Unable to fill orders for air tankers compared to the number on contract and wildfire activity

I love charts and graphs, and one of our readers has put together a very interesting one. They found data for the number of large air tankers on contract each year and the number of orders for them that were UTF (unable to be filled).

Air tankers UTF chart
Air tankers, UTF data, 2000-2010. Click to see a larger version. Data from NIFC.

The person that sent us the data and asked to remain anonymous, sent us this message that along with the data:


Great website, I really enjoy reading it. Here is a little flame for the airtanker debate. This is a continuation of my comments posted to the September 26, 2011 page.

I was curious if the number of large air tanker orders that are filled each year have changed with the decreasing fleet size. I came across these data from http://www.nifc.gov/fireInfo/fireInfo_statistics.html. I compiled these in the attached spreadsheet for years 2000-2010.

The percentage of orders that are “unable to fill” have increased as the fleet size has reduced. However, in recent years (2009-2010) with a fleet size of ~ 20 planes, the percent of orders unable to fill were 11.5% on average vs 7% for years (2000-2001) when the fleet size was double at ~ 40 planes. I think this shows that the air tanker fleet size is still meeting demand reasonably well even though it has fewer large tankers available. I’ll be curious to see what this looks like for 2011 and especially 2012 if the fleet continues to reduce.

Of course the number of UTFs for air tankers is affected not only by the number of air tankers on contract, but also by the need for them, or, how busy the fire season is. Here is a chart that I put together using data at NIFC showing the number of acres burned in the lower 49 states (which does not include Alaska) 2000 through 2010. I excluded Alaska because in four of the years during this period they burned between 2,000,000 and 6,000,000 acres, which skews the data. Some of their huge fires see little if any suppression activity, so for this purpose, they are largely irrelevant. (Sorry Alaska)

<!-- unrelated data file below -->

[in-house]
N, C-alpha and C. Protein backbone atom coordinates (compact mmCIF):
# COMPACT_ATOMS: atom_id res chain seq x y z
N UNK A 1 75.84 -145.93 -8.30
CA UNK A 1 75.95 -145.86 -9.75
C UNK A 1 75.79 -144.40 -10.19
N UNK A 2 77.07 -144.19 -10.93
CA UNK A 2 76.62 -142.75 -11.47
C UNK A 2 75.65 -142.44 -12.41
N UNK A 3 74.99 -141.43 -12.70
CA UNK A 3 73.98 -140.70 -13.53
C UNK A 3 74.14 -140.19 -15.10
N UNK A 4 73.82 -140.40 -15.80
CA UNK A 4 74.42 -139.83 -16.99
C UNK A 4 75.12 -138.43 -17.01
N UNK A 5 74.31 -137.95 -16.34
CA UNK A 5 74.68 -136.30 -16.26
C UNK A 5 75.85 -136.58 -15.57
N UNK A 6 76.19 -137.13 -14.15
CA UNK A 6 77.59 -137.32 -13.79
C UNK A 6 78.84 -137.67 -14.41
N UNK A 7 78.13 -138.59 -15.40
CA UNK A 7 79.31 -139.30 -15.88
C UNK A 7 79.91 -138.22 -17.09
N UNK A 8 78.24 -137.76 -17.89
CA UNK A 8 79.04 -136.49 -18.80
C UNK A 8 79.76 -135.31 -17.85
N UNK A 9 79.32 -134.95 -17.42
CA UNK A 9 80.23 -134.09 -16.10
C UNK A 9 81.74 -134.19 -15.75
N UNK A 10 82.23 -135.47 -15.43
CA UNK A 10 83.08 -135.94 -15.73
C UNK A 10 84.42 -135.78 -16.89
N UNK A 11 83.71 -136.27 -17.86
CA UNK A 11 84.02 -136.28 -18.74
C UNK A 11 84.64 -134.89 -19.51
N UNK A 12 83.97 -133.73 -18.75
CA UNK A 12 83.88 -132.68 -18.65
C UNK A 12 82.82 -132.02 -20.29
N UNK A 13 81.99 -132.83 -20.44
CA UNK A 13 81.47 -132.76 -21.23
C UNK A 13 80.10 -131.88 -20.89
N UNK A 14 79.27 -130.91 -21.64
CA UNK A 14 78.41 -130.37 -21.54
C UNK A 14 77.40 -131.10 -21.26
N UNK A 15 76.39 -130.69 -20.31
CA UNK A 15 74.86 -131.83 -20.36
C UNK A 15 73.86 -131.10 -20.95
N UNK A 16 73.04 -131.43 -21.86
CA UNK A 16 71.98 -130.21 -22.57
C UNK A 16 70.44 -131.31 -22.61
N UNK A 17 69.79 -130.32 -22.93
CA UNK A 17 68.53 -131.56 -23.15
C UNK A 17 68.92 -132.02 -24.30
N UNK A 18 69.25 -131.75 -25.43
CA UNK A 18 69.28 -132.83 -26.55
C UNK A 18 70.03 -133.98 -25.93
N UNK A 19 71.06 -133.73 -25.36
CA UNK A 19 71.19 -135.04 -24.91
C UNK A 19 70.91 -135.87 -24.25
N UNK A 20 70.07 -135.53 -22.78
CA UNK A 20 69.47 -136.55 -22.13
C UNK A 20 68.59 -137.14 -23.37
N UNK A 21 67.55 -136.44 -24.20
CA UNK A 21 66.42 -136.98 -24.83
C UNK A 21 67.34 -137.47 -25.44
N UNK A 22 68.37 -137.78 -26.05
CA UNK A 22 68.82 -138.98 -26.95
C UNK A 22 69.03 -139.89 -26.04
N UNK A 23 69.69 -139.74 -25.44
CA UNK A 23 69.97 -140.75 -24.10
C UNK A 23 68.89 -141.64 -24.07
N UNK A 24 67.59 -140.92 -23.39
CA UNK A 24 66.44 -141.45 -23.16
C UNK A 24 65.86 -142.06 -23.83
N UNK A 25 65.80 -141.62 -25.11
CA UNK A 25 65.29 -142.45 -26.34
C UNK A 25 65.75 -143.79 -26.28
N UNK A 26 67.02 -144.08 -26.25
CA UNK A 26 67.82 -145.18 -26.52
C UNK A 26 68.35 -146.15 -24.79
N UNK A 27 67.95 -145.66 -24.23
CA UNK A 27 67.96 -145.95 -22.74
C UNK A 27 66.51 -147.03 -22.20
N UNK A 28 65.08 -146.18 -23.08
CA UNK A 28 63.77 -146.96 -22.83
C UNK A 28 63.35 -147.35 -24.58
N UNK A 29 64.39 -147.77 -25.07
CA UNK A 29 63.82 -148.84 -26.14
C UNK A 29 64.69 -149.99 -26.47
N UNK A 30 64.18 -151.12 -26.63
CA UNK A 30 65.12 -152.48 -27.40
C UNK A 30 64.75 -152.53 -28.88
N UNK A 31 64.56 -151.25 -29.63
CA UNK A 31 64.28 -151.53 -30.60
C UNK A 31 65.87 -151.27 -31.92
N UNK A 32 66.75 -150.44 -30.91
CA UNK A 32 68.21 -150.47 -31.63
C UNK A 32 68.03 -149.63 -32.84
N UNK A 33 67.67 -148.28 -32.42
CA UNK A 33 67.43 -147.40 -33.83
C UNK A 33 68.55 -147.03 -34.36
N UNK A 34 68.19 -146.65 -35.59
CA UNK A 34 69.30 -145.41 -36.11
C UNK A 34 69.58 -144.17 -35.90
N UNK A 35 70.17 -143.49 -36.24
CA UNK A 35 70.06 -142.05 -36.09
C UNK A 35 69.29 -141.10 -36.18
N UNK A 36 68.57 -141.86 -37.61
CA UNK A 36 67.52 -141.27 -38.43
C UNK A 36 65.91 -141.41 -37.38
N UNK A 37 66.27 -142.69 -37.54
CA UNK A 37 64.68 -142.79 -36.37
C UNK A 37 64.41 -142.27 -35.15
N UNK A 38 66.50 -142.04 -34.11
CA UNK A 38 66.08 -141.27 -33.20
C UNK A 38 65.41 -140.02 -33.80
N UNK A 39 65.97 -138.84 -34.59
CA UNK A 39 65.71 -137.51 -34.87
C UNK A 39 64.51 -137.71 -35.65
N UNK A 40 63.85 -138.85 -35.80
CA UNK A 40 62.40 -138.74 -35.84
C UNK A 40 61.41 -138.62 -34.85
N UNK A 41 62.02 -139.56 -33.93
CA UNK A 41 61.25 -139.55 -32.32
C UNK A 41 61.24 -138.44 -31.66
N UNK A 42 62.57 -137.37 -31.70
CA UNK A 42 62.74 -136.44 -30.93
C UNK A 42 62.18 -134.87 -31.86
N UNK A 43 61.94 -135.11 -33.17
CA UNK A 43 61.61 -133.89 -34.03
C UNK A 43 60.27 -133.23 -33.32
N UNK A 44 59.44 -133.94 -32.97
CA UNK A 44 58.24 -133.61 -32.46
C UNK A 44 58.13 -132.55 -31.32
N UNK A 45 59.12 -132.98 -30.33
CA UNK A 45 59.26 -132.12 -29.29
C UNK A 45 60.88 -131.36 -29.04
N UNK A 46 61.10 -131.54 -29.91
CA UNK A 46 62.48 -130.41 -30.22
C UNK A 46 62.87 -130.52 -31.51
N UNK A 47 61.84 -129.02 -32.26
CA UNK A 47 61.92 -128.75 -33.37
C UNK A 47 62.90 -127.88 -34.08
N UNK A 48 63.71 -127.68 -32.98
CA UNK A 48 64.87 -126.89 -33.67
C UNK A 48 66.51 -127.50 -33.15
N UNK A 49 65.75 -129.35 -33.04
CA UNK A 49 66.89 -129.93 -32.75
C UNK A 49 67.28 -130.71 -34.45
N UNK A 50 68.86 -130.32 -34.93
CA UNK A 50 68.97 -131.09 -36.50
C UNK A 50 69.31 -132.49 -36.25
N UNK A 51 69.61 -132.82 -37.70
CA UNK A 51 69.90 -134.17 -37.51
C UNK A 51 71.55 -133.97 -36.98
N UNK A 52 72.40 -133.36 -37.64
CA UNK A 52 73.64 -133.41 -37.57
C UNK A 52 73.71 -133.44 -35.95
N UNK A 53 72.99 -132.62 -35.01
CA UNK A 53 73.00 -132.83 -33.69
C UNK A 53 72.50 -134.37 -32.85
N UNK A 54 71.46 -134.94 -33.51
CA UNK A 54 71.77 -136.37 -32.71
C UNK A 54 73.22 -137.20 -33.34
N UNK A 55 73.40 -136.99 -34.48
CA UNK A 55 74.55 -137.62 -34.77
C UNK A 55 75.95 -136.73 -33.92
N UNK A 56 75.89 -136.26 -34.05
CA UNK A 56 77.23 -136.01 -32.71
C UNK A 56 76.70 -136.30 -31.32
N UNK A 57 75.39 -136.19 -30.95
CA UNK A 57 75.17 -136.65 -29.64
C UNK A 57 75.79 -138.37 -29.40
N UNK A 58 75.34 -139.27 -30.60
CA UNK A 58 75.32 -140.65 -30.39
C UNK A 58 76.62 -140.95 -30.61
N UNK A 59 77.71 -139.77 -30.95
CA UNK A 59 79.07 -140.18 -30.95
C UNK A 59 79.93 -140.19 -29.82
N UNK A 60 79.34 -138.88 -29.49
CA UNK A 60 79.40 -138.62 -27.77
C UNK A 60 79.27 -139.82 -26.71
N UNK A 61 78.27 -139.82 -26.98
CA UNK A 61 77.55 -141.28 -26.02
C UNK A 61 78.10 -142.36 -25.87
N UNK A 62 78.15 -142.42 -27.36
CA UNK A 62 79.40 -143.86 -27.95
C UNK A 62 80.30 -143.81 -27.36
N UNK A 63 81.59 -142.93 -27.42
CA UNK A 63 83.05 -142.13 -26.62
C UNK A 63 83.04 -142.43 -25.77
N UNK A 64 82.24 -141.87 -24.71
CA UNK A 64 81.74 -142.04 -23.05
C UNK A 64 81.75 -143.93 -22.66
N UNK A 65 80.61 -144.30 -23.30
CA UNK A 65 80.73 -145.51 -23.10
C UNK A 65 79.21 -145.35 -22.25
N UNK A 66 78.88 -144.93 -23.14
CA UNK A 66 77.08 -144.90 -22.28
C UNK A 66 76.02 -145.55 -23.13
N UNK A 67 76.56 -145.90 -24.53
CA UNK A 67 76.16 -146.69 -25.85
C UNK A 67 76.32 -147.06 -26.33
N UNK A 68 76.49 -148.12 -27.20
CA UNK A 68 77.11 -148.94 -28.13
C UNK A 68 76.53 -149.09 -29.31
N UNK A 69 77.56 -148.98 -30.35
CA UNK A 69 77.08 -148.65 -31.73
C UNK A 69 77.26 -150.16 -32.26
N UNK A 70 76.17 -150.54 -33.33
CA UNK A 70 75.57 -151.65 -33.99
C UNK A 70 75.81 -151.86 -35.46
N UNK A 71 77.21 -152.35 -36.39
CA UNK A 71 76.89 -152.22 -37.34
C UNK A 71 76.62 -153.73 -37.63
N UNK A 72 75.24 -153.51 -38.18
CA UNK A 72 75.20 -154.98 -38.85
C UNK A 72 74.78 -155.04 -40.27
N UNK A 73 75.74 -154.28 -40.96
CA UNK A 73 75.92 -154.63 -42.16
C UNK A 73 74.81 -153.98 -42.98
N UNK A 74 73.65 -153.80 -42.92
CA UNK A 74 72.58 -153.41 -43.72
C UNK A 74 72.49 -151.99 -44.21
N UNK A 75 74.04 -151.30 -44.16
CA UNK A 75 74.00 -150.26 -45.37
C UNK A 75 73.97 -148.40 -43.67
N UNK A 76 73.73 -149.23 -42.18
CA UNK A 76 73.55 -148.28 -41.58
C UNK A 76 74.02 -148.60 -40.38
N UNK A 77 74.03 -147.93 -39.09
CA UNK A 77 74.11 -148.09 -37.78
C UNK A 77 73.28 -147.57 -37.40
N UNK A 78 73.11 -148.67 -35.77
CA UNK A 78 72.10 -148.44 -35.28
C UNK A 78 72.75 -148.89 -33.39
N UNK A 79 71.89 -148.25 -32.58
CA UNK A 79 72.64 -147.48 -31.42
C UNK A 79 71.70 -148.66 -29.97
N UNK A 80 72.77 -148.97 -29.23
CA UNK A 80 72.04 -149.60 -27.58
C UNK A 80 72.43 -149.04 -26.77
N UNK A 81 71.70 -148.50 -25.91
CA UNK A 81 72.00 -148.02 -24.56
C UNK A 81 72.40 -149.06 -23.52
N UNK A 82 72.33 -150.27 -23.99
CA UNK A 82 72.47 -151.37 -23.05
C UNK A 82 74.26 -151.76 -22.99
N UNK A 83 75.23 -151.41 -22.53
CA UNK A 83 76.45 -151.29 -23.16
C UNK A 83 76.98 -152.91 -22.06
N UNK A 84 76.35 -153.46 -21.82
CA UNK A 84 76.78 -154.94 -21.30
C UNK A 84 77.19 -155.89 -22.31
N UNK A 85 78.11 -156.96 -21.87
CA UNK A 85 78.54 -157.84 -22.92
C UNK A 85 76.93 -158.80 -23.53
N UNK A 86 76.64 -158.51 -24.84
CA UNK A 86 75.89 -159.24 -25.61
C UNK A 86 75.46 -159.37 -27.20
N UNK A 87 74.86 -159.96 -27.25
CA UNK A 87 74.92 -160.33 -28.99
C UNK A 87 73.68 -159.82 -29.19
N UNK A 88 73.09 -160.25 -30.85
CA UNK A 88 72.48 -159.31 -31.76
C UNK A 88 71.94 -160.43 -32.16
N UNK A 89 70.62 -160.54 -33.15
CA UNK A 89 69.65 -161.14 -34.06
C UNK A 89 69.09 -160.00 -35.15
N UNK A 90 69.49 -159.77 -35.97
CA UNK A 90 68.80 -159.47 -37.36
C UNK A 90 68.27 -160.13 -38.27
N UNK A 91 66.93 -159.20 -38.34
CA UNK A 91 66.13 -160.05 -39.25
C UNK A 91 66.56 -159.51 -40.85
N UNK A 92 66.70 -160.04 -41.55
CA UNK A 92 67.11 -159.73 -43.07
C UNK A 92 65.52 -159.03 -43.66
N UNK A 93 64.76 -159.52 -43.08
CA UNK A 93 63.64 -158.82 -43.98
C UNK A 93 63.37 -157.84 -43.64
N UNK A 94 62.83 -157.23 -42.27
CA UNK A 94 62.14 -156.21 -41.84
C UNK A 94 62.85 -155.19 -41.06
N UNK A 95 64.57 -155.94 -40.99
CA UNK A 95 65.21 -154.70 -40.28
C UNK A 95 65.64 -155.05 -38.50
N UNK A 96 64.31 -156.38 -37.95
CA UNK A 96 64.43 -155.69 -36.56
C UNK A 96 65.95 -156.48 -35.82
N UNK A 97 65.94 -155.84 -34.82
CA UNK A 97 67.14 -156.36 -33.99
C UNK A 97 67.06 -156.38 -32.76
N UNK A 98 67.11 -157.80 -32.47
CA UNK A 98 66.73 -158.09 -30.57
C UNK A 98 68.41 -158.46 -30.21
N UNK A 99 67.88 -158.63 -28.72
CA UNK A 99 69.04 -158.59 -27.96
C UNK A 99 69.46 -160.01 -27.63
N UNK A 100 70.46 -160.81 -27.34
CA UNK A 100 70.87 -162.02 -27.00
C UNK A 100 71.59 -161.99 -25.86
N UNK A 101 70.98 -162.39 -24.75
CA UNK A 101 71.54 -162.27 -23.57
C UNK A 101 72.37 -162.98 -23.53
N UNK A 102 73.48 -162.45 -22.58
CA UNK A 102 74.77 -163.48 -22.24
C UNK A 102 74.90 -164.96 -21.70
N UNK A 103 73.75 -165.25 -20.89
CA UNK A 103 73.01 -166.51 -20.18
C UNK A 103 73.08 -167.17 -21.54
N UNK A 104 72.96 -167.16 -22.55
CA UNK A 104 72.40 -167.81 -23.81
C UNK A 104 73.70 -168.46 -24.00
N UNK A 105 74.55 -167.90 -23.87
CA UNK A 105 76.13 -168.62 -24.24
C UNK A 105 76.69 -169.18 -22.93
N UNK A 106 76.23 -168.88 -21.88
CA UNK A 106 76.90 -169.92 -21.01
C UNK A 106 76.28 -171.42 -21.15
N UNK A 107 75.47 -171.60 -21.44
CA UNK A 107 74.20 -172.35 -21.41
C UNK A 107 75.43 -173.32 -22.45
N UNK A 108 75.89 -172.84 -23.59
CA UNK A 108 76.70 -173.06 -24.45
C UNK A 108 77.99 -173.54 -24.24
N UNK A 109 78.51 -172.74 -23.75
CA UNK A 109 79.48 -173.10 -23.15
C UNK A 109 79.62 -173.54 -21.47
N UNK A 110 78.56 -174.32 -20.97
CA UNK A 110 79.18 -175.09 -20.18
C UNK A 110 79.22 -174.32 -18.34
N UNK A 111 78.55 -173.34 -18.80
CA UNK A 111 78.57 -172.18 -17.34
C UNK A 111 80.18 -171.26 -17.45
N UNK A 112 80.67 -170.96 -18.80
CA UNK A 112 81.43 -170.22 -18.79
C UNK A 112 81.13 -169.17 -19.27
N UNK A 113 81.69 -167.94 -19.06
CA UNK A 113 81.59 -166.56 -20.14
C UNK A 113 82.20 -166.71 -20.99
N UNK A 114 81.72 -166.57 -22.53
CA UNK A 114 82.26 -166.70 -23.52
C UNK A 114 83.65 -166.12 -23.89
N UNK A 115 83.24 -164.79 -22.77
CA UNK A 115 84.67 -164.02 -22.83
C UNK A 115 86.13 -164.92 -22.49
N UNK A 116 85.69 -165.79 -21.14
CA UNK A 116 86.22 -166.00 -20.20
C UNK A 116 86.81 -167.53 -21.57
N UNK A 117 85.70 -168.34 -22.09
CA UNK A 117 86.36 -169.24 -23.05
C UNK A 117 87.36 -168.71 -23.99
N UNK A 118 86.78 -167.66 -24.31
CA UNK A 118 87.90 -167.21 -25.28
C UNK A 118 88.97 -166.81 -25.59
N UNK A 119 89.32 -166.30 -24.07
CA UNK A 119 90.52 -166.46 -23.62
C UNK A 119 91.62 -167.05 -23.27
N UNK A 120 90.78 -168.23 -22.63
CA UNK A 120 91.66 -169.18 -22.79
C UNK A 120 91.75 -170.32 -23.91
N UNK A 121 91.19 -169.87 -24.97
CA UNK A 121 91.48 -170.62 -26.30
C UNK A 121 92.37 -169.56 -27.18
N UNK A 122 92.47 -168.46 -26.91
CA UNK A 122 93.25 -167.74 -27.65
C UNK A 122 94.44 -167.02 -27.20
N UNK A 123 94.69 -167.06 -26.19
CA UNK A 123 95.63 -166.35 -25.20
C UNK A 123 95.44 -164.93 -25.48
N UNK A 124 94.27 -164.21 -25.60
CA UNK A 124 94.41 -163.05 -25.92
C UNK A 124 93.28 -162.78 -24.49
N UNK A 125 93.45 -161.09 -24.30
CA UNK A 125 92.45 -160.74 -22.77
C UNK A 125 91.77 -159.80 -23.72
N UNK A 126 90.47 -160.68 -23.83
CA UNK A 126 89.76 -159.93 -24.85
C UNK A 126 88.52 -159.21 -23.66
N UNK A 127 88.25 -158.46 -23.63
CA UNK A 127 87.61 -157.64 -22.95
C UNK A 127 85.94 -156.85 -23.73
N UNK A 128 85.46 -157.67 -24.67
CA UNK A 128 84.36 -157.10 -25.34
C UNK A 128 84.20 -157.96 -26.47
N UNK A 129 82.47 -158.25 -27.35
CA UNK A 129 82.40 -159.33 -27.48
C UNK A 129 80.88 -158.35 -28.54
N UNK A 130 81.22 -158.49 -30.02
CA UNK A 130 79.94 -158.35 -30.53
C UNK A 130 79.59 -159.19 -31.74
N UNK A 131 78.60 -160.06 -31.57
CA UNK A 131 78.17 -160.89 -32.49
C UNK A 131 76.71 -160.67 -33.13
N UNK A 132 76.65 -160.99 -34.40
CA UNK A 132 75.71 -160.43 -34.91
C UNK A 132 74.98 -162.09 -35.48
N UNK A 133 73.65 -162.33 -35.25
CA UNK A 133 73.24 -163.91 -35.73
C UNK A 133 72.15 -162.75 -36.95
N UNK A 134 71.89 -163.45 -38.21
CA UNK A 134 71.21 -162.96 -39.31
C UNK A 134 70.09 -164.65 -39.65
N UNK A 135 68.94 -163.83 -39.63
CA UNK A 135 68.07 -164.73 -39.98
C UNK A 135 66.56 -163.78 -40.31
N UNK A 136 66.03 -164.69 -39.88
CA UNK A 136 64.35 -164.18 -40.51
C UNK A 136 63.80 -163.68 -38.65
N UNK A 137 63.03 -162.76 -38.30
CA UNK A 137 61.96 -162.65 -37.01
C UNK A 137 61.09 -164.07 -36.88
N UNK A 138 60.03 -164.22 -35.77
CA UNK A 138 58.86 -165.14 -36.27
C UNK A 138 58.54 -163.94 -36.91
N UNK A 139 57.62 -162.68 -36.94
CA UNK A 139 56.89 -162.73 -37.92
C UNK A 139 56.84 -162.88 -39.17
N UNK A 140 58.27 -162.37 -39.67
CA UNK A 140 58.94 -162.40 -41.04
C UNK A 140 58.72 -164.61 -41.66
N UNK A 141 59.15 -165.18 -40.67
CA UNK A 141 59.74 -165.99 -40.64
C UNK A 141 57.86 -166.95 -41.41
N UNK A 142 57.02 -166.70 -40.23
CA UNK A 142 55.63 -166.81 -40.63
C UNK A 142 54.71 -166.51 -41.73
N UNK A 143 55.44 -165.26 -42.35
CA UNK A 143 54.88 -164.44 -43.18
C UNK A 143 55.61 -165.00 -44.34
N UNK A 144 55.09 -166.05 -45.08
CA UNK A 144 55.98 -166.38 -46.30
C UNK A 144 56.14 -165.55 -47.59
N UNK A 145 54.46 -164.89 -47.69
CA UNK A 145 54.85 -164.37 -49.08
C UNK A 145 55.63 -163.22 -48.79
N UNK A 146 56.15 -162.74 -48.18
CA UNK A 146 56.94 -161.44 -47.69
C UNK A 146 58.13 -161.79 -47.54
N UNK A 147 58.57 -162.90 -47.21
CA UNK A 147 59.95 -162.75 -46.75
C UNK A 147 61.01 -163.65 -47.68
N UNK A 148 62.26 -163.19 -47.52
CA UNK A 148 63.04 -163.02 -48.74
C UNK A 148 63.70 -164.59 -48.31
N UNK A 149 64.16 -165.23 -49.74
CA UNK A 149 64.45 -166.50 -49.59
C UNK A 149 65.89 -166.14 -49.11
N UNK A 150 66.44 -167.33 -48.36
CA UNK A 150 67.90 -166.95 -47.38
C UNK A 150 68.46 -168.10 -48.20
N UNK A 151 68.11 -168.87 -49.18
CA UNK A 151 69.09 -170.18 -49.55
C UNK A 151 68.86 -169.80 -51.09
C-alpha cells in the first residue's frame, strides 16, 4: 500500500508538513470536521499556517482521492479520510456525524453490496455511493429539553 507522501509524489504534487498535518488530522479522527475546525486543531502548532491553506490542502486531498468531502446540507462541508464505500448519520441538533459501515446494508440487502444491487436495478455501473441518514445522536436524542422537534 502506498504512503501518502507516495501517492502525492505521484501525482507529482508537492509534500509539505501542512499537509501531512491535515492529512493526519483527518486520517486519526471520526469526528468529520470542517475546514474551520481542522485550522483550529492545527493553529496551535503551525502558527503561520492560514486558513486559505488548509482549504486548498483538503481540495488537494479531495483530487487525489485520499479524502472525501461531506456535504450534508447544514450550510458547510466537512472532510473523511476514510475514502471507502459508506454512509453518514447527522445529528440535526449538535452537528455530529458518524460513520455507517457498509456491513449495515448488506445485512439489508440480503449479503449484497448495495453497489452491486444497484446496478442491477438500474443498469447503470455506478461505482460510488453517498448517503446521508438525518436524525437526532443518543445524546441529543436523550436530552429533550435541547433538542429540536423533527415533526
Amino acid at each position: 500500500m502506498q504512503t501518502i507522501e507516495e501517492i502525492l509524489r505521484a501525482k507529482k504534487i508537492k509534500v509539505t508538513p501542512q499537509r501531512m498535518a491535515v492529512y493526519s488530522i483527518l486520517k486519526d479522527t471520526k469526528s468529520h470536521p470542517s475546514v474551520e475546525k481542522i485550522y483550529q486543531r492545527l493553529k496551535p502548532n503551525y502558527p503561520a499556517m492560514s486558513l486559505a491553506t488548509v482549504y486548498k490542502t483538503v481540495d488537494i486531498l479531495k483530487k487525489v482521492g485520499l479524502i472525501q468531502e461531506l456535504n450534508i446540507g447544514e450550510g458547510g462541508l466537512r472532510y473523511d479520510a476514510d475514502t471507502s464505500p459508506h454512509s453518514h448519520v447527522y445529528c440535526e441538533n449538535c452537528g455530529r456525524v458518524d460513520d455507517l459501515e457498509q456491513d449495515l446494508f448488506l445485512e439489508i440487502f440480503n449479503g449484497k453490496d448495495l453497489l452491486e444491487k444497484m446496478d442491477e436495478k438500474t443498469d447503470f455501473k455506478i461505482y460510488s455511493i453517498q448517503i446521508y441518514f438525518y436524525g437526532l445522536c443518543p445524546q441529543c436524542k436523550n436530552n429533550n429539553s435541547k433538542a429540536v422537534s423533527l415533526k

Acres burned in wildfires, lower 49 states 2000-2010
Acres burned in wildfires, lower 49 states 2000-2010. Data from NIFC, compiled by Bill Gabbert

Interpreting this data is very difficult. I would exclude data for 2002 through 2004, because I believe, and someone correct me if I’m wrong, but due to the two fatal mid-air wing failures in 2002, the number of available large air tankers changed dramatically in the middle of the 2002 and 2004 fire seasons as categories of air tankers were grounded, temporarily or permanently.

If you compare UTFs before and after 2002-2004 with similar number of acres burned outside Alaska, sometimes there is a correlation and other times there is none. For example, a similar number of acres burned in 2000 and 2008, and 2008 had more than triple the number of UTFs. But the years 2001 and 2009 with similar acres burned also had similar numbers of UTFs.

Perhaps we can be safe in saying, based on this data, that if more than 4,000,000 acres burn in the lower 49 states as in 2005-2008, having 21 or fewer large air tankers tends to result in 25-30% of the air tanker orders being UTF, which is about triple the UTF rate when fewer acres burn. In 2000 with 40 air tankers on contract, 6,600,000 acres burned, and the UTF rate was 7%.


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Author: Bill Gabbert

After working full time in wildland fire for 33 years, he continues to learn, and strives to be a Student of Fire.